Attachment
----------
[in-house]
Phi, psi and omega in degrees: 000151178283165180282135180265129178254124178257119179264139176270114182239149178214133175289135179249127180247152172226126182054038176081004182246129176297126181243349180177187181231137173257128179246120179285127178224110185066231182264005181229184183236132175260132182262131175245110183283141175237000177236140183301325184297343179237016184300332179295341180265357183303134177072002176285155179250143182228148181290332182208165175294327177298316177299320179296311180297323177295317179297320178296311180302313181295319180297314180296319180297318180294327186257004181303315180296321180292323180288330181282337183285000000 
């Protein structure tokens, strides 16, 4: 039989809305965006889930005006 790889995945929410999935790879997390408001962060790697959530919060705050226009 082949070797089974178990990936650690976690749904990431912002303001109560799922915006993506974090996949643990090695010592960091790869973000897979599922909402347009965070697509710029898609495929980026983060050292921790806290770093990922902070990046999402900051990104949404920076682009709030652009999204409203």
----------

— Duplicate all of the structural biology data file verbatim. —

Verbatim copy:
[in-house]
Phi, psi and omega in degrees: 000151178283165180282135180265129178254124178257119179264139176270114182239149178214133175289135179249127180247152172226126182054038176081004182246129176297126181243349180177187181231137173257128179246120179285127178224110185066231182264005181229184183236132175260132182262131175245110183283141175237000177236140183301325184297343179237016184300332179295341180265357183303134177072002176285155179250143182228148181290332182208165175294327177298316177299320179296311180297323177295317179297320178296311180302313181295319180297314180296319180297318180294327186257004181303315180296321180292323180288330181282337183285000000 
């Protein structure tokens, strides 16, 4: 039989809305965006889930005006 790889995945929410999935790879997390408001962060790697959530919060705050226009 082949070797089974178990990936650690976690749904990431912002303001109560799922915006993506974090996949643990090695010592960091790869973000897979599922909402347009965070697509710029898609495929980026983060050292921790806290770093990922902070990046999402900051990104949404920076682009709030652009999204409203």